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Proposed Pennsylvania congressional map puts two Dems in same Pittsburgh district

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Conor Lamb, the Democratic candidate for the March 13 special election in Pennsylvania's 18th Congressional District, was just drawn out of that district by Republican leaders in the state legislature. (AP Photo/Keith Srakocic)

MT. LEBANON, Pa. — It’s a good thing candidates running for Congress don’t have to live in the congressional district they want to run in — in particular Conor Lamb, the Democrat looking to turn a reliable Republican House seat blue. Lamb was just drawn out of the seat he is seeking in the Pennsylvania March special election race in the 18th Congressional District.

At least for the moment.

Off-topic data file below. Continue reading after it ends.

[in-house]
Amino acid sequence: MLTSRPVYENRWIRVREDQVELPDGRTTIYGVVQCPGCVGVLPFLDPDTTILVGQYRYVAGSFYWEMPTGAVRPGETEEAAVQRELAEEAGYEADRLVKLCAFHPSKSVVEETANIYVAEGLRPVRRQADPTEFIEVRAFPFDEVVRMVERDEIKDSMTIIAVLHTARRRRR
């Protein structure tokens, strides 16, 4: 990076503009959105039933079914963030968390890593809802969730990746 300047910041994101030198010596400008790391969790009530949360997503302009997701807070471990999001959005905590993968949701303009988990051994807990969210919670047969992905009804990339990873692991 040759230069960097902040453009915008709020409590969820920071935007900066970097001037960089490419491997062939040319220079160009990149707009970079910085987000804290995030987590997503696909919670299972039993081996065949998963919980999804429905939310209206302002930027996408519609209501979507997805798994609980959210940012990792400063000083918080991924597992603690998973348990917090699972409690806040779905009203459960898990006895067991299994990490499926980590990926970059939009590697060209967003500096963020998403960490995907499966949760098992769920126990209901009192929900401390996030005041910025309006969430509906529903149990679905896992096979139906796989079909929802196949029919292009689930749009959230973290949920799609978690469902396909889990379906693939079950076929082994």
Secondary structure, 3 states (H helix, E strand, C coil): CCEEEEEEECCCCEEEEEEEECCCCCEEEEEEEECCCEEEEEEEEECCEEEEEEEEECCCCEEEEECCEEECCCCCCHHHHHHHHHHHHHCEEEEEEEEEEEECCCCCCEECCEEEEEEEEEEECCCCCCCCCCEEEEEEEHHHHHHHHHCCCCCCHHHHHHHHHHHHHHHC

Pennsylvania state Republican leadership, under orders from the state Supreme Court to redraw all 18 of Pennsylvania’s House seats and then have it pass the state legislature and then signed by the governor, unveiled a new map that places Lamb’s hometown, Mt. Lebanon, into the 14th Congressional District, currently represented by Democrat Mike Doyle, who hails from an eastern suburb of Pittsburgh.

Mt. Lebanon is a municipality Doyle has represented before he was drawn out of his 18th Congressional District in 2002 and into the 14th Congressional District, where he ran and won.

The new map, which would take effect in this November's elections, has to be signed by Gov. Tom Wolf, a Democrat, who has veto power. If an impasse occurs the Democrat-majority state Supreme Court will then draw the congressional seats.

The Republican leadership has indicated it may bring both the House and Senate back to Harrisburg, the state capitol, to vote on a map, those actions are dependent on Wolf’s reaction to the new map.

Lamb’s opponent, Rick Saccone, a current state representative, said he would not participate in that vote, his hometown, Elizabeth, which is 17 miles south of Mt. Lebanon, would not be drawn out of the district.

Salena Zito is a columnist for the Washington Examiner.